‘Tired’ GPs mean boosters for some older clients at big centres

While most doctors will agree to give shots for over-70s, small number set to drop out

The Irish Medical Organisation is set to discuss with the Health Service Executive the administration of boosters to the 60-69 age group. File photograph: Getty

The Irish Medical Organisation is set to discuss with the Health Service Executive the administration of boosters to the 60-69 age group. File photograph: Getty

 

Some older patients are likely to have to attend mass vaccination clinics for their Covid-19 booster, rather than have it administered by their local GP.

While the “vast majority” of GPs will probably agree to provide boosters to their over-70s, a small number are “tired” and will likely opt out, according to the chairman of the GP committee of the Irish Medical Organisation (IMO).

Denis McCauley said it “makes sense” for GPs to provide boosters to over-70s as they have the “muscle memory”, having given these patients their first two doses of vaccine.

Dr McCauley said the IMO would discuss with the Health Service Executive the administration of boosters to the 60-69 age group and would not be “behind the door” if asked to be involved in this part of the rollout.

However, he noted, GPs generally were not involved in providing primary vaccines to this age group, most of whom received the AstraZeneca vaccine in mass vaccination centres. It was therefore likely the same arrangements would apply this time around.

The IMO will sit down with the HSE shortly to discuss the “practicalities” of this latest phase of the rollout, he said.

A number of prominent GPs have criticised the HSE’s plan to rely on family doctors for administering boosters to older patients.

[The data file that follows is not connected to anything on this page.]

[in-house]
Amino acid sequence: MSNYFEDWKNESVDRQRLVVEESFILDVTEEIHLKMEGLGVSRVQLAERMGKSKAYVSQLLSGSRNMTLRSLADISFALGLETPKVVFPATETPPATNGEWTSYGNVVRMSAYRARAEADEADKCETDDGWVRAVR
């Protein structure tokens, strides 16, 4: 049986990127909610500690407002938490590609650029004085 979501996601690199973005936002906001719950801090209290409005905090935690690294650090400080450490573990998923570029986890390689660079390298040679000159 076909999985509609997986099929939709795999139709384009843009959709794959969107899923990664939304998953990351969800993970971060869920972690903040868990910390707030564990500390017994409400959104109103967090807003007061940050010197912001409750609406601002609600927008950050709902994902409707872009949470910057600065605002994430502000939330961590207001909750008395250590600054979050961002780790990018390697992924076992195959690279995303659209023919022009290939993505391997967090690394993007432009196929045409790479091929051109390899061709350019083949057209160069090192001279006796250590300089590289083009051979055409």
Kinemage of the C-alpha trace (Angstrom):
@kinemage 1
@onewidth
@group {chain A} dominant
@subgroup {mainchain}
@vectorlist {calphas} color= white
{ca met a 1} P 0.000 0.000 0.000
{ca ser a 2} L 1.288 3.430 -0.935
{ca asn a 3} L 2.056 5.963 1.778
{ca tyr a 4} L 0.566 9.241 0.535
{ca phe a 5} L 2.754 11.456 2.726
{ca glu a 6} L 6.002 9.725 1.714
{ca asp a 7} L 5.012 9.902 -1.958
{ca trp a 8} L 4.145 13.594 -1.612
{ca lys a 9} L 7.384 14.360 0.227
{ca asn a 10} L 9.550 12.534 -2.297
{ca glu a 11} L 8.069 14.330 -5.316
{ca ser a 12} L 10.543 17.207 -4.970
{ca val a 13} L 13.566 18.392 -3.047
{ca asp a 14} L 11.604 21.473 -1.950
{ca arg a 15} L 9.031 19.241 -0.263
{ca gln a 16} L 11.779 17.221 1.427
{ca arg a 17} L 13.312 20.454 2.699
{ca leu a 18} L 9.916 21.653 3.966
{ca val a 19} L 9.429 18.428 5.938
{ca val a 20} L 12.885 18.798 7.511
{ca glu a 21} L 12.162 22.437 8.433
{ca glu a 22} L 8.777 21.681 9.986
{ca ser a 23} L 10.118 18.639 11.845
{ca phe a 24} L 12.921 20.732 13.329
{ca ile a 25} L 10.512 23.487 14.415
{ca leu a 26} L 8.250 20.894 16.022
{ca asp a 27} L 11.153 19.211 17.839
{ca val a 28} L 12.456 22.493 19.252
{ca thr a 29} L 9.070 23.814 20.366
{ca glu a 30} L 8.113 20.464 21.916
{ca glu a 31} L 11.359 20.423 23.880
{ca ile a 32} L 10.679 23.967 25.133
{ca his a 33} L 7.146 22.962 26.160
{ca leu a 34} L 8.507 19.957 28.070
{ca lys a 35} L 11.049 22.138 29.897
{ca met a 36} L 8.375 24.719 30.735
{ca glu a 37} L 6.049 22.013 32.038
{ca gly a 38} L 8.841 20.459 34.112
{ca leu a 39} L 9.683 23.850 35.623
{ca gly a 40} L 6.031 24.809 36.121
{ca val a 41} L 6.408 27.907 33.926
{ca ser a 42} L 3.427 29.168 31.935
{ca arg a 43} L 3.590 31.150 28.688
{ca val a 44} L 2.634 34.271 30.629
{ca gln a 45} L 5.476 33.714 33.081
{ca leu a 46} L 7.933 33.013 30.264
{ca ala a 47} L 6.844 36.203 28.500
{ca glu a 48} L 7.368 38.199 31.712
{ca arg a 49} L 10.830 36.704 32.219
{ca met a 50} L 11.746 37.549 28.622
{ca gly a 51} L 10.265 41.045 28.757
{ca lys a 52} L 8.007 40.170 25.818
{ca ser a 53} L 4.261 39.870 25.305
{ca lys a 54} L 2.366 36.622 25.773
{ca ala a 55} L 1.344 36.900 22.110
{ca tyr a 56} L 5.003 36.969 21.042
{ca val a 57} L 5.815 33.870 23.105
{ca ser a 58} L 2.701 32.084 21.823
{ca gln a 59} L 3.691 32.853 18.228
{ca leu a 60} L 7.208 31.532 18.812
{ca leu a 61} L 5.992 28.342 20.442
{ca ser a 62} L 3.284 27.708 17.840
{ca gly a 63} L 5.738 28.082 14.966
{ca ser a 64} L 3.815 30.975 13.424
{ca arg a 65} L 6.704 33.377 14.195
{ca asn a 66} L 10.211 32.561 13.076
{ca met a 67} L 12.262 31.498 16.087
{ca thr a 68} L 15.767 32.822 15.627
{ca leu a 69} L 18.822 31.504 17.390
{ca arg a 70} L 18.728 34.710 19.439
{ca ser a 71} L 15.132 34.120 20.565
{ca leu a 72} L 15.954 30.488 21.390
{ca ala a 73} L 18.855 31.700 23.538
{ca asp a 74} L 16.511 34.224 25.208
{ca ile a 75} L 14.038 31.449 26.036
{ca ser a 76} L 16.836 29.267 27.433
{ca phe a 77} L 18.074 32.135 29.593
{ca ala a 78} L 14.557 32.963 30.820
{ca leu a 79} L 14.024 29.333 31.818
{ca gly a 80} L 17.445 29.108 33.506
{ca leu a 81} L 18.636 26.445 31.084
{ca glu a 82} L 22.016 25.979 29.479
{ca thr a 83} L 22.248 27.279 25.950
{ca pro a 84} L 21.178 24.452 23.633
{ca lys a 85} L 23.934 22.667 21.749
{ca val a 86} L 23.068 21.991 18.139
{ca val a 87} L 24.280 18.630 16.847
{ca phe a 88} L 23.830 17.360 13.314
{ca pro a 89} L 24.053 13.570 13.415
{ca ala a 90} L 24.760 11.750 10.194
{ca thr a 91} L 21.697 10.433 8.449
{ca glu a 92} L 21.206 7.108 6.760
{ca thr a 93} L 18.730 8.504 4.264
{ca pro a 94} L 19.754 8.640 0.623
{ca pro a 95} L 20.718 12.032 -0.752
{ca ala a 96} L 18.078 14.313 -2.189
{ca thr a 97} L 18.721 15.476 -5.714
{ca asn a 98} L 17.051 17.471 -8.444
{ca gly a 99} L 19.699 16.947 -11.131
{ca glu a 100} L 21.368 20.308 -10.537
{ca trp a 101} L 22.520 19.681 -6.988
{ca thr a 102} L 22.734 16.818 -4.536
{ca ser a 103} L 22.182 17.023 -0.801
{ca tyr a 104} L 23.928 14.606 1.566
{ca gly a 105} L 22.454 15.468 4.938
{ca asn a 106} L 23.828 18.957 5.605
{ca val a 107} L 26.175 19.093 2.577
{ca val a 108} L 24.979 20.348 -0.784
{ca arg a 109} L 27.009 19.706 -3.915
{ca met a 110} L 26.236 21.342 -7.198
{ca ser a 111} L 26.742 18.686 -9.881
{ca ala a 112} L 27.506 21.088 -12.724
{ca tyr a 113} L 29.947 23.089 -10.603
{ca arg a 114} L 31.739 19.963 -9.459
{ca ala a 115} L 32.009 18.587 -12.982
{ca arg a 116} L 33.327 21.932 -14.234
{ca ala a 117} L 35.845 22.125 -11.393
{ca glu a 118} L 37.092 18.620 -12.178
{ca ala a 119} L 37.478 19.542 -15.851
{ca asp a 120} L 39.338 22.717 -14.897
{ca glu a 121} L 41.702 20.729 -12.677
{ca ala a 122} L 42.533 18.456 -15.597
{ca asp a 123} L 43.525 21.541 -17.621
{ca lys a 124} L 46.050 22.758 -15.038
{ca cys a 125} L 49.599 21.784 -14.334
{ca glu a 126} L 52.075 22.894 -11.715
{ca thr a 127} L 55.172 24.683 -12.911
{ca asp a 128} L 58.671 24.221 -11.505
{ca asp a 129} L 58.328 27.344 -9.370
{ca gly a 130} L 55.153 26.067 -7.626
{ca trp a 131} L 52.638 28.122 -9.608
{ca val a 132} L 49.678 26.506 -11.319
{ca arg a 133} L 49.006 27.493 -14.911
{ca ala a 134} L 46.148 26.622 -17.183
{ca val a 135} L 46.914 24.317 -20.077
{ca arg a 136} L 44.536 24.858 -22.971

Navan GP Ruairí Hanley said the system “cannot cope” with providing boosters to everyone aged over 60 in the coming months.

“That will simply prove impossible in the context of flu season and the existing pressures on the system,” he told The Irish Times.

He called on the Government to immediately activate mass vaccination centres to provide boosters “and not dump the job on GPs”.

Monaghan GP Illona Duffy said the prospect of GPs having to provide more Covid vaccinations “fills me with dread”.

“We’re so busy with normal work, catch-up from Covid delays, surges in viral illnesses circulating in community [and] ongoing Covid infection that its impossible to imagine.”

‘Beggars belief’

Dr Hanley said it “beggars belief” that boosters are not being recommended for healthcare workers. “If a single-handed GP catches Covid, his/her practice will close for two weeks. Their patients will be on trolleys.”

The administration of booster vaccines to more than 800,000 people aged between 60 and 80 years is likely to begin at the start of November, the HSE has indicated.

Up to now, boosters have been provided to three groups only: over-80s; people in residential care aged over 65; and those who may be immuno-compromised. So far, more than 100,000 boosters have been administered.

In excess of 182,000 people are aged 80 and over and 345,000 are in the 70-79 age group. A further 479,000 people are aged between 60 and 69.

At the height of the initial rollout earlier this year, more than 1,500 GP practices were involved in administering vaccines.